Ellen Swallow Richards is considered the mother of euthenics, or the study of environmental improvement as a means of human improvement, as well as of ecology and home economics. She taught housewives practical ways to use science to improve their families’ health. She was also the first woman to graduate from the Massachusetts Institute of Technology (MIT), where she remained for the rest of her career, and the first woman in the United States to earn a bachelor of science degree in chemistry.
Ellen Henrietta Swallow was born on December 3, 1842, in Dunstable, Massachusetts. Her mother, Fanny Gould Taylor, was a teacher, as was her father, Peter Swallow. She helped her parents tend their farm and keep their grocery store, and in return they educated their only daughter at home, until her intellectual appetite outstripped their ability to feed it. At that point, the family moved to the nearby town, home to Westford Academy, which she attended. After graduating in 1863, she taught in Littleton, Massachusetts, where she worked various other jobs (nursing, tutoring, storekeeping, cooking, and housecleaning) to save money for furthering her education.
In September 1868, at the age of 26, Swallow enrolled at Vassar, a women’s college, where she studied astronomy under Maria Mitchell and applied chemistry under Charles Farrar. She completed its four-year curriculum in two years to become a member of Vassar’s first graduating class, earning her bachelor of arts degree in 1870. Seeking further education in chemistry, she became the first woman to enroll at the Massachusetts Institute of Technology in January 1871. MIT dubbed her studies as the "Swallow experiment," considering her a kind of guinea pig testing the educability of women. In 1873, she submitted a thesis entitled "Notes on Some Sulpharsenites and Sulphantimonites from Colorado" to become the first woman in the United States to earn a bachelor of science degree in chemistry.
That same year, Swallow isolated a new metal, vanadium, from iron ore, and composed a thesis on this research to earn a master of arts degree from Vassar College. She was granted an Artium Omnium Magistra by MIT, which retained her as an untitled and unsalaried instructor and laboratory assistant. She continued her studies, though MIT voted at that time to disallow women from receiving doctorates. However, her achievement did convince the institute to vote, on May 11, 1876, in favor of allowing women to officially enroll at MIT. The year before, she had married Robert Hallowell Richards, the head of MIT’s department of mining engineering, on June 4, 1875.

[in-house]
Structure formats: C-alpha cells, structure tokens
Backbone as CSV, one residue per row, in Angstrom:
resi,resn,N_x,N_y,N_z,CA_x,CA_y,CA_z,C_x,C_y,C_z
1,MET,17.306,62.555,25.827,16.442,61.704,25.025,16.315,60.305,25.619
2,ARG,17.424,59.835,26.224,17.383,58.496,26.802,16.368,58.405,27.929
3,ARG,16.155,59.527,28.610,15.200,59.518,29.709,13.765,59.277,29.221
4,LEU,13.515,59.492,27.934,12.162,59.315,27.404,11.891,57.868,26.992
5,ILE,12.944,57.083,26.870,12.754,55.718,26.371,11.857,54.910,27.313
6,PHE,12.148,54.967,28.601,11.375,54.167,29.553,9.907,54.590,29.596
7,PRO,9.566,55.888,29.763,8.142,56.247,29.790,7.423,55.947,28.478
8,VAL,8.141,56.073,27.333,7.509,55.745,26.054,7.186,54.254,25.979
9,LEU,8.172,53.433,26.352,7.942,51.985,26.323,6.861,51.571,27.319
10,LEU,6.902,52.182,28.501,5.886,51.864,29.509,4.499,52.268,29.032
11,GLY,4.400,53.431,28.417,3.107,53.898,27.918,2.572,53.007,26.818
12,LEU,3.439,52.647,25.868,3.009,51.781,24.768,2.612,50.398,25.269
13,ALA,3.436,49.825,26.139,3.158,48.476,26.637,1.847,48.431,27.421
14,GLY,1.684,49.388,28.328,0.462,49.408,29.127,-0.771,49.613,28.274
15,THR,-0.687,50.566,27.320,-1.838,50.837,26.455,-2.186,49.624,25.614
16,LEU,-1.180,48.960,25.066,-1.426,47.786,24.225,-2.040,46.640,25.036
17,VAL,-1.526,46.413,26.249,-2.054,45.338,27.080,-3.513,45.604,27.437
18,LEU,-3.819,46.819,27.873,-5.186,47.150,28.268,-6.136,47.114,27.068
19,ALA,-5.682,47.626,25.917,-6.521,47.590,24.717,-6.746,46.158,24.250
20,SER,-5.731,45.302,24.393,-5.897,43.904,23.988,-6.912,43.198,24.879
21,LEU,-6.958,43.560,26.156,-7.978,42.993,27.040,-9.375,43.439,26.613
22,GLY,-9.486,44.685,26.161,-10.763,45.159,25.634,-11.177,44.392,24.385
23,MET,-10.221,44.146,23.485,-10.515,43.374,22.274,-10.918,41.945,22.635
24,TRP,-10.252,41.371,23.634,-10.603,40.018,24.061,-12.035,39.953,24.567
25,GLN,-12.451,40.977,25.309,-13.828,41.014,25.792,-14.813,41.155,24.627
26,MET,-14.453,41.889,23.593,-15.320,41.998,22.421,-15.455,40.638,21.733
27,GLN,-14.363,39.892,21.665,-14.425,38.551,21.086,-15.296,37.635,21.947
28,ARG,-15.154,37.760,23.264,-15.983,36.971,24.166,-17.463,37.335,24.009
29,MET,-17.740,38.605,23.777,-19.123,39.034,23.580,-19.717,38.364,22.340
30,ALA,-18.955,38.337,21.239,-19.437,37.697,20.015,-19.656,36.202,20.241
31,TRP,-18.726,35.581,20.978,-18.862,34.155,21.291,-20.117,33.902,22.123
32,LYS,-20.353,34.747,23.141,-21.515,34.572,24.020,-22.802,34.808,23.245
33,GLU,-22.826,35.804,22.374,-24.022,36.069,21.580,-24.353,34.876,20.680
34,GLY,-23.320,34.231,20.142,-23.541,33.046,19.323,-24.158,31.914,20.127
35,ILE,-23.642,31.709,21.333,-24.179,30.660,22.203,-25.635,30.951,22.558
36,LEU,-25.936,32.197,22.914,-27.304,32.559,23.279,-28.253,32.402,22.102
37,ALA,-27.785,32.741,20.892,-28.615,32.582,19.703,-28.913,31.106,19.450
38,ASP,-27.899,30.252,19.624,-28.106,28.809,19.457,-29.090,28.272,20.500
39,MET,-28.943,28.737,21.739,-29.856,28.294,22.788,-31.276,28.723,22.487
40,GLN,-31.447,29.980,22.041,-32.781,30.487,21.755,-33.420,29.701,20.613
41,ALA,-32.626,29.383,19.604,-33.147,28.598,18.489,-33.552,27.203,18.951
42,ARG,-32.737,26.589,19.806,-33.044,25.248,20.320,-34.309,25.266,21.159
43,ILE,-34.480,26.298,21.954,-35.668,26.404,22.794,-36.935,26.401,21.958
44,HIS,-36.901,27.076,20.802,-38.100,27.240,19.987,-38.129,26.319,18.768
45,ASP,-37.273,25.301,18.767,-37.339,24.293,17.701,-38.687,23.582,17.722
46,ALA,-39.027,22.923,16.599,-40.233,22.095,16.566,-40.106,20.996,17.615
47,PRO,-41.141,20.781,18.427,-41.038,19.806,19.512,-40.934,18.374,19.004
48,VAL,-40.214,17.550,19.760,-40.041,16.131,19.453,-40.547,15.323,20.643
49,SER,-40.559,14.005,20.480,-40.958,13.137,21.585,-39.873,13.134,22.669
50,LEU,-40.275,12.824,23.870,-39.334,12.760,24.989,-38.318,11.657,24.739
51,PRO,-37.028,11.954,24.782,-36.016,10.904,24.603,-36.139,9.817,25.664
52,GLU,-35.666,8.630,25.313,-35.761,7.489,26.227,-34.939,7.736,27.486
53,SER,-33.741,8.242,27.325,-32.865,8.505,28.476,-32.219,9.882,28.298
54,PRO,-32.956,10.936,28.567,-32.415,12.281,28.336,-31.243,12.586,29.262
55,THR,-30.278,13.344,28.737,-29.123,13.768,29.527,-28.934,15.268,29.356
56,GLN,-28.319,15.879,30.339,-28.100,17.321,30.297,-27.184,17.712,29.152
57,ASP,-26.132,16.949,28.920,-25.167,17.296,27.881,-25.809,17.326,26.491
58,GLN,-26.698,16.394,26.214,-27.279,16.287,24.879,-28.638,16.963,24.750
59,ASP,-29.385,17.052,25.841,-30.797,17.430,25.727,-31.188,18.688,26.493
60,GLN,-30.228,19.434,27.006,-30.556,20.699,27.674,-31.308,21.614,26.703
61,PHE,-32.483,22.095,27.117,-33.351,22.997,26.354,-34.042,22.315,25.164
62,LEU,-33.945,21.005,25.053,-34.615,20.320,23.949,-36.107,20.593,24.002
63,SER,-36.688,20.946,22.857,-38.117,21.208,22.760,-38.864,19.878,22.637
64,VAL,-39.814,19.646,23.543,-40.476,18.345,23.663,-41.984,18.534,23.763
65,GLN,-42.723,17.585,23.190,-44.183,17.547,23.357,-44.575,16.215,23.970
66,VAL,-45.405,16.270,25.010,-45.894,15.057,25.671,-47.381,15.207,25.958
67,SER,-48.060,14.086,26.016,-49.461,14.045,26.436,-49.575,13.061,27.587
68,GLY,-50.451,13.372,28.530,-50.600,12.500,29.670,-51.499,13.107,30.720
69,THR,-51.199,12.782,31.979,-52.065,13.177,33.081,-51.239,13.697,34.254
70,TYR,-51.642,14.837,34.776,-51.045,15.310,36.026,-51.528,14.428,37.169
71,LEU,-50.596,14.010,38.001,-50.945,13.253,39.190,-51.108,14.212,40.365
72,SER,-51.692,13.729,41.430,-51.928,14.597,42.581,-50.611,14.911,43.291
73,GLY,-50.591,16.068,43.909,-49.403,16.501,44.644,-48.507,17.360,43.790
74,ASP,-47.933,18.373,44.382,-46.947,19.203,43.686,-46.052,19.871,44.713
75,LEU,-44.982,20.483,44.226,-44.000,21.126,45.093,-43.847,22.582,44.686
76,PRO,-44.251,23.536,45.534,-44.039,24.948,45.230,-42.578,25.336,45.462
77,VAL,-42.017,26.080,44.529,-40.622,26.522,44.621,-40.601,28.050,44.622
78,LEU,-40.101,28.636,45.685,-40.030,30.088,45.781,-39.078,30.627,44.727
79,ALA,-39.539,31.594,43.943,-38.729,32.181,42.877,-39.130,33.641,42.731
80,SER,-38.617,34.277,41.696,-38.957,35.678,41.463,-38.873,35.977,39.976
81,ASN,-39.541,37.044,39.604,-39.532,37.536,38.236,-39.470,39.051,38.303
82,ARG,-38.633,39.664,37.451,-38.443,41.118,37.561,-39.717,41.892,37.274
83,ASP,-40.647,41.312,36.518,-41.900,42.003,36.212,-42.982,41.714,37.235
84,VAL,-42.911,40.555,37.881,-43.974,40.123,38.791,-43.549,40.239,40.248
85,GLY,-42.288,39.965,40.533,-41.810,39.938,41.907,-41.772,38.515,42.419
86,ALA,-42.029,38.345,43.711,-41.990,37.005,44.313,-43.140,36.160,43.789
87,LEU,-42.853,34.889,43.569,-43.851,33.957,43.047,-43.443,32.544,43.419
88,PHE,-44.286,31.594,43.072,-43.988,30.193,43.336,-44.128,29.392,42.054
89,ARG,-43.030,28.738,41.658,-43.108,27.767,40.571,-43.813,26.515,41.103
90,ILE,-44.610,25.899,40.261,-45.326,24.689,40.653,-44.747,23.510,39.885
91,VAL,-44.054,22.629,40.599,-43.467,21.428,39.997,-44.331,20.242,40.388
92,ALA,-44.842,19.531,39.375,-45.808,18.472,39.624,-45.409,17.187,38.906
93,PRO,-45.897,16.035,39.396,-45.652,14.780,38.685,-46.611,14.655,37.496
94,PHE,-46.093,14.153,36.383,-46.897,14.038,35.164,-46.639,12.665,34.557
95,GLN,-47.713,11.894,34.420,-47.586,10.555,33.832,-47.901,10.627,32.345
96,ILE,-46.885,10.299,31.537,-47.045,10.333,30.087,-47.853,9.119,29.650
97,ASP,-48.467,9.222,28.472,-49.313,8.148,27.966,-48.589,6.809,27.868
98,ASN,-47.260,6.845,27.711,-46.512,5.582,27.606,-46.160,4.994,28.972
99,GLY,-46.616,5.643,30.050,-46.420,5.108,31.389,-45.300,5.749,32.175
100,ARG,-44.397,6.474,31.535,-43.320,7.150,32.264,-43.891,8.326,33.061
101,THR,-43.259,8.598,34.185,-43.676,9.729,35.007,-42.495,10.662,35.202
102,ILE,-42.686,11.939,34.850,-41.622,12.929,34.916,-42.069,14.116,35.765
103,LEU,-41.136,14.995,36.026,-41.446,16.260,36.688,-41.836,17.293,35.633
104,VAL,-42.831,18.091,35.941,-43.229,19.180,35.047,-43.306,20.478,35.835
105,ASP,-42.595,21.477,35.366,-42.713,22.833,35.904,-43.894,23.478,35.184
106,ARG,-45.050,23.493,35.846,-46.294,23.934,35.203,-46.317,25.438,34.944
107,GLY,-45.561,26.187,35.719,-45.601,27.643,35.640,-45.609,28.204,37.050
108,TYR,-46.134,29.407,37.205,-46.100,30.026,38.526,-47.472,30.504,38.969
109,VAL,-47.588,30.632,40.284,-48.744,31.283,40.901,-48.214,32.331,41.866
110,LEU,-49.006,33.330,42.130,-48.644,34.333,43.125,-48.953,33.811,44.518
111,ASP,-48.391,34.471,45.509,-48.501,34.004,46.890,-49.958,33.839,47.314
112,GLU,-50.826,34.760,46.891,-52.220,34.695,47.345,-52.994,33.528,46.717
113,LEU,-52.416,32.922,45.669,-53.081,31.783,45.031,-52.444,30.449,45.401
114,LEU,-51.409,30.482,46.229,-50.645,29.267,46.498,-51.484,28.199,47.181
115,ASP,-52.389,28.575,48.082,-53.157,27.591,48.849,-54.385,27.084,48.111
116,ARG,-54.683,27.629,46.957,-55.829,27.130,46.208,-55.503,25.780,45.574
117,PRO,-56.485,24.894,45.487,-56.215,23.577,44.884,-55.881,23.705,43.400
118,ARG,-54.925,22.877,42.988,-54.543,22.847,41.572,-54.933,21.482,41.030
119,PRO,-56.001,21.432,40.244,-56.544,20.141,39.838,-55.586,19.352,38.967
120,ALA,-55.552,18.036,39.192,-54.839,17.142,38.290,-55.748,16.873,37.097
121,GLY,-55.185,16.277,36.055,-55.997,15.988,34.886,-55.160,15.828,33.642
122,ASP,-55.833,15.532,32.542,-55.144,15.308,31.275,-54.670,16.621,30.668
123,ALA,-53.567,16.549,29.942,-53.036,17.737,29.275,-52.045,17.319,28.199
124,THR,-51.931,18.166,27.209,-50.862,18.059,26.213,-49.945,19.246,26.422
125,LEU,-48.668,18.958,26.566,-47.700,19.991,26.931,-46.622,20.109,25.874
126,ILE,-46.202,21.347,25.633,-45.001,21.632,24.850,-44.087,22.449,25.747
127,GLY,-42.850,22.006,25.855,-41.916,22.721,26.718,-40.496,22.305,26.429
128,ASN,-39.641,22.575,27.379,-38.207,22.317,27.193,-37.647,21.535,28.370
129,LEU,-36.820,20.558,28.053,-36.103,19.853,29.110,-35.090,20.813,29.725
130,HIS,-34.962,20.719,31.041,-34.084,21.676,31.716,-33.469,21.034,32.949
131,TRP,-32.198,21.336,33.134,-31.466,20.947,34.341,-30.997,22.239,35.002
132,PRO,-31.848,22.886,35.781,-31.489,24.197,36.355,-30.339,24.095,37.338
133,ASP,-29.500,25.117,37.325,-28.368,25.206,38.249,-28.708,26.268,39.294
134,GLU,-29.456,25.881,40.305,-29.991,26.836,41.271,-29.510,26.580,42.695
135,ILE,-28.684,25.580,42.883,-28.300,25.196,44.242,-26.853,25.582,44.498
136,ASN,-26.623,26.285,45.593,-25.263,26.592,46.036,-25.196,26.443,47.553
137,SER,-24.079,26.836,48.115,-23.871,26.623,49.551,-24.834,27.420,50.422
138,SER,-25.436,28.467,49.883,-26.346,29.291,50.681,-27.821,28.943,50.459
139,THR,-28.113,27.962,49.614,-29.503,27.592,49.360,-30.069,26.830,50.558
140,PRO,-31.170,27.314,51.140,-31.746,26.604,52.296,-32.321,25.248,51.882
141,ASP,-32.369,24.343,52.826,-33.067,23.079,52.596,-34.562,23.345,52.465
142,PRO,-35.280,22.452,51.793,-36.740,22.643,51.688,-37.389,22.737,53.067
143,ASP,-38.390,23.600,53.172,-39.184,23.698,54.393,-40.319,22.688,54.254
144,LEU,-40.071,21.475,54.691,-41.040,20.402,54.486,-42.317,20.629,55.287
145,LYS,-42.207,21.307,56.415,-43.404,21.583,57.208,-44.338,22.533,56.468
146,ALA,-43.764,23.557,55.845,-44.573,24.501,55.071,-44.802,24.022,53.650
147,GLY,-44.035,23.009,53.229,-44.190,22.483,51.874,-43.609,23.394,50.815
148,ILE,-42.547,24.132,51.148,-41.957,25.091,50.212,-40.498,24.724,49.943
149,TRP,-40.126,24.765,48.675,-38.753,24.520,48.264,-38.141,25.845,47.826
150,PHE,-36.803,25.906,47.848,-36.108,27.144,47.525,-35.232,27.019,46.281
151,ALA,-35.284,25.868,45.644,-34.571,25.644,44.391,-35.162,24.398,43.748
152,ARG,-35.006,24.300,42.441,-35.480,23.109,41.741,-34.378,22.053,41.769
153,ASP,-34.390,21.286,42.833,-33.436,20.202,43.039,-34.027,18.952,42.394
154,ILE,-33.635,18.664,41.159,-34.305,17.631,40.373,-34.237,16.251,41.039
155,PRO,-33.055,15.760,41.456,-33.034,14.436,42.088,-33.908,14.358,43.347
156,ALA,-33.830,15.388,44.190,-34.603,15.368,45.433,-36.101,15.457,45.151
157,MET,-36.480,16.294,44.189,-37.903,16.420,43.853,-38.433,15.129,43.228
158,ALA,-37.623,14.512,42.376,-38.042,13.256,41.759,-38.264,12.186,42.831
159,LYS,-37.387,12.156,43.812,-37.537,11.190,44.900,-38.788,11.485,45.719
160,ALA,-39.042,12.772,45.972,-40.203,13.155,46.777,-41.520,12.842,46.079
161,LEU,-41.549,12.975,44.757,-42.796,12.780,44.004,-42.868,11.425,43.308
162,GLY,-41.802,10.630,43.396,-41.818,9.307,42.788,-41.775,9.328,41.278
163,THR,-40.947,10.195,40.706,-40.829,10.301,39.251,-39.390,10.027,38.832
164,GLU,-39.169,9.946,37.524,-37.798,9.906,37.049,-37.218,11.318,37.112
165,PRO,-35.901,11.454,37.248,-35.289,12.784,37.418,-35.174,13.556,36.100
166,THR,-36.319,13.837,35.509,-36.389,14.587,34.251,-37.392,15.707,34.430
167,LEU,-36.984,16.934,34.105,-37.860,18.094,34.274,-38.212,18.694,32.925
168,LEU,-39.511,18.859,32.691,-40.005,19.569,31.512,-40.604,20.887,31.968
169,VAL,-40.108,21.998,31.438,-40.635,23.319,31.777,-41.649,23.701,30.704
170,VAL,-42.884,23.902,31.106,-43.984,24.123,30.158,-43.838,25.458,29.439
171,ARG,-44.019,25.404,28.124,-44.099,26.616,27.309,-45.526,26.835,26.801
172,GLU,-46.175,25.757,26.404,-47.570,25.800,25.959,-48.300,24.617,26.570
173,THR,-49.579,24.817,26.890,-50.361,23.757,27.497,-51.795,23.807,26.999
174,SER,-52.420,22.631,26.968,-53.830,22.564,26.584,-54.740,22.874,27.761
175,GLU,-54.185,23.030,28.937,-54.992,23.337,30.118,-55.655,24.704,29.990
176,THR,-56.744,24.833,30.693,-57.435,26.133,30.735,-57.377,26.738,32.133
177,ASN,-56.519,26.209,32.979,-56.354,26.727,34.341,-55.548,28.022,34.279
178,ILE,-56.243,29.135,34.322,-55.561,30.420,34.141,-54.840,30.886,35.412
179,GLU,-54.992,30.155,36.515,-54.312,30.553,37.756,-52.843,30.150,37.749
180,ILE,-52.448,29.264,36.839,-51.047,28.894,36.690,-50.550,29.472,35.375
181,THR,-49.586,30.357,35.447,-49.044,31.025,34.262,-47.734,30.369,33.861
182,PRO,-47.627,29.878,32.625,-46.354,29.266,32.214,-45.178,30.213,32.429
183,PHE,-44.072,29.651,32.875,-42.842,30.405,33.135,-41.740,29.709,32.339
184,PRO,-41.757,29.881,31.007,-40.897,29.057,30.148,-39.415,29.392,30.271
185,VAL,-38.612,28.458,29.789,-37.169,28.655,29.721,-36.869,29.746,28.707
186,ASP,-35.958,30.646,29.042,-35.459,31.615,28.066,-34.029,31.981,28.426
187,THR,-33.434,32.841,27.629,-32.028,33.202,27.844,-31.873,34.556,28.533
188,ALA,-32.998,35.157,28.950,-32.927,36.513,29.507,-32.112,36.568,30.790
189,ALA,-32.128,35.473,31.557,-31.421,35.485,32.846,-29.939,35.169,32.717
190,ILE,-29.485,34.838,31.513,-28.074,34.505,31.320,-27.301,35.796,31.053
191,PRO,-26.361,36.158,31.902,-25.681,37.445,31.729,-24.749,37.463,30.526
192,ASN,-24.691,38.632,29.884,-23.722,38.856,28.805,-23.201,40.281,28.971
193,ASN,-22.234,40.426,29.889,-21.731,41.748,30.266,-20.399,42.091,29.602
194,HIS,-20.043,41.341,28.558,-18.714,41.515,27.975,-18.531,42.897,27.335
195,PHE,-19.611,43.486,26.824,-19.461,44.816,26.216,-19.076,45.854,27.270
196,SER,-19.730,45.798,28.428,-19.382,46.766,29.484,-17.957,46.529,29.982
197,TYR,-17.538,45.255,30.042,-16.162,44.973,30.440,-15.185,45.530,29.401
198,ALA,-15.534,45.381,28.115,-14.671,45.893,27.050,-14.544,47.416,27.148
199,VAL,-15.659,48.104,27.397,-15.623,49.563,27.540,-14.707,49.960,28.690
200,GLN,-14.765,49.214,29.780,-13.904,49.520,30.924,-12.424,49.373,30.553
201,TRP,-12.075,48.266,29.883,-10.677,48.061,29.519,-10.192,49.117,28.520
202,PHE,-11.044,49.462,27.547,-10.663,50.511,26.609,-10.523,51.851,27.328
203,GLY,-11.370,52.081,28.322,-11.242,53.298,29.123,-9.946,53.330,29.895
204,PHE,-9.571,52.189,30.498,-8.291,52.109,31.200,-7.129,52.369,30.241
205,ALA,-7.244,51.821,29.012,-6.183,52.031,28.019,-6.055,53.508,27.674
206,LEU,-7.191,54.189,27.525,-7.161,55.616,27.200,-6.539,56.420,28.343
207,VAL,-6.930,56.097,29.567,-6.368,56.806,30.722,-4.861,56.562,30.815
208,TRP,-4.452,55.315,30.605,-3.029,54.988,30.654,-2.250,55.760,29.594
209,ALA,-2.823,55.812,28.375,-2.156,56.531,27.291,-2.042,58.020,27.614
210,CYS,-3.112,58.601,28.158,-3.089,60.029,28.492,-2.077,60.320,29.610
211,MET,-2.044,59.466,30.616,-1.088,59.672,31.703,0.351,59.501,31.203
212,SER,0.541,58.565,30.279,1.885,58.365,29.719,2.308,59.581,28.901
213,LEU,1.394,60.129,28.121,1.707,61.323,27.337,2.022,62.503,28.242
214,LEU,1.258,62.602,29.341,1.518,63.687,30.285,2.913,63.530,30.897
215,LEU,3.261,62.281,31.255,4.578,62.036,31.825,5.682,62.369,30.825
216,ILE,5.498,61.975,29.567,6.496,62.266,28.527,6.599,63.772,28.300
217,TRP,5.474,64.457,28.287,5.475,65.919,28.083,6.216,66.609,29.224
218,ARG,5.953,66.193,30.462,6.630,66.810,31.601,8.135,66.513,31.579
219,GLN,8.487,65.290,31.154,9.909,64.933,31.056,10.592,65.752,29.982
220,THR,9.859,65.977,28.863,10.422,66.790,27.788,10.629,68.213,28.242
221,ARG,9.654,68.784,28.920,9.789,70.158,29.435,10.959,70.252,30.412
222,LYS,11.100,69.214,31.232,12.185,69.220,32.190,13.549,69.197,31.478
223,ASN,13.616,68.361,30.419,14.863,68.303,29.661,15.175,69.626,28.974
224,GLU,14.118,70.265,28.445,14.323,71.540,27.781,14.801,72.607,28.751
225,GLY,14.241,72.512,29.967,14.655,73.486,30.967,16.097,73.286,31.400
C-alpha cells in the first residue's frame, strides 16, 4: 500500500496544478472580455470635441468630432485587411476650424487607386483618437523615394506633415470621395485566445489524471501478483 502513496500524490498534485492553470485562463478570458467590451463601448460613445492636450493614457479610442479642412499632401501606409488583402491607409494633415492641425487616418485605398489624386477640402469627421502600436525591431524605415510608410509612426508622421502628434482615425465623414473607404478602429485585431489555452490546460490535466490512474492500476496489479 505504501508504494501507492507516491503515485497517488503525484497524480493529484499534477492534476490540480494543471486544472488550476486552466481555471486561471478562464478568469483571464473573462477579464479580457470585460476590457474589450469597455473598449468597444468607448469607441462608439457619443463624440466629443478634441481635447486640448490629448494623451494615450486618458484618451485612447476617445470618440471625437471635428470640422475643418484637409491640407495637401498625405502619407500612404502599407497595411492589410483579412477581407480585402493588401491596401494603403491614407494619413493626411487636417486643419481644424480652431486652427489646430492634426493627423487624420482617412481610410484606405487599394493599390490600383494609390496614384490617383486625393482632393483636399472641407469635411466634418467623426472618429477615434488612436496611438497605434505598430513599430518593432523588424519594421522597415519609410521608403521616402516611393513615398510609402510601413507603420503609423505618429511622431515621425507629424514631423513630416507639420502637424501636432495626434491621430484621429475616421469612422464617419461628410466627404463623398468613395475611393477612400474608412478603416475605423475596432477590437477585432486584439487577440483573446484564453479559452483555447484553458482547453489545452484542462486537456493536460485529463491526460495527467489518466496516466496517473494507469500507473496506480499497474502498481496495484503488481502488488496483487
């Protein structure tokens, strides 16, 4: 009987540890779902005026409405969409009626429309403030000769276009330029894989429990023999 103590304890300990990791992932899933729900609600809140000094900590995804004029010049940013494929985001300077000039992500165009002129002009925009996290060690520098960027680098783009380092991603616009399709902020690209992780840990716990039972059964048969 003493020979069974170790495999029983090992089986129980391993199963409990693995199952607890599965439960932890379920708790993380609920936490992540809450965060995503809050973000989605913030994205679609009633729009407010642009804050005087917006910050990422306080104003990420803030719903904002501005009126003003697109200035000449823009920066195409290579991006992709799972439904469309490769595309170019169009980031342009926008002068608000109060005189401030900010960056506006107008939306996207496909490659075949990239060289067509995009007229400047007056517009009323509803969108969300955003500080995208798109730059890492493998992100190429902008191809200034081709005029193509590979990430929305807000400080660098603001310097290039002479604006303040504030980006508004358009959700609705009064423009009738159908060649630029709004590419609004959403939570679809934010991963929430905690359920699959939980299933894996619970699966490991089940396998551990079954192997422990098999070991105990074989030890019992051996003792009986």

Ellen Swallow Richards appealed to the Women’s Education Association of Boston to fund a women’s laboratory at MIT, which was established in 1876. Serving as an assistant to lab director John M. Ordway, she instructed a small group of women in chemical analysis, industrial chemistry, mineralogy, and biology. MIT closed the women’s laboratory in 1883 (allowing all its students to matriculate into the regular curriculum), but the next year, it opened a new laboratory for the study of sanitary chemistry. As the lab’s principal instructor, Richards taught air, water, and sewage analysis.
Ellen Swallow Richards is considered the mother of home economics.
In 1881, Richards collaborated with Marion Talbot to form the Association of Collegiate Alumnae (now the American Association of University Women, or AAUW). She published her first book, The Chemistry of Cooking and Cleaning: A Manual for House-keepers, in 1882, following up with Food Materials and Their Adulterations in 1885 and Home Sanitation in 1887. That year, she commenced a two-year survey of Massachusetts’s inland waters, analyzing some 40,000 water samples. Her study raised concern over the management of the environment, exposing more human damage than had been suspected. She fused these concerns with the more practical concerns of "home economics," or the management of the household, to found a discipline that she called ecology, though the title met with resistance (Melvill Dewey refused to include ecology in his classification system).
In Boston in 1890, Richards founded the New England Kitchen to teach women about proper food hygiene. Nine years later, she organized a conference on home economics at Lake Placid, New York; nine years after that, in 1908, she helped establish the American Home Economics Association, serving as president for its first two years. She even underwrote the publication of the association’s Journal of Home Economics. She published almost a dozen books in the 20th century, including new editions of Food Materials and Their Adulterations in 1906, and The Chemistry of Cooking and Cleaning in 1910, as well as Euthenics: Science of Controllable Environment in 1910.
In 1910, Richards finally became a doctor when Smith College granted her an honorary doctorate. She died of heart disease in Jamaica Plain, Massachusetts, the next year, on March 30, 1911.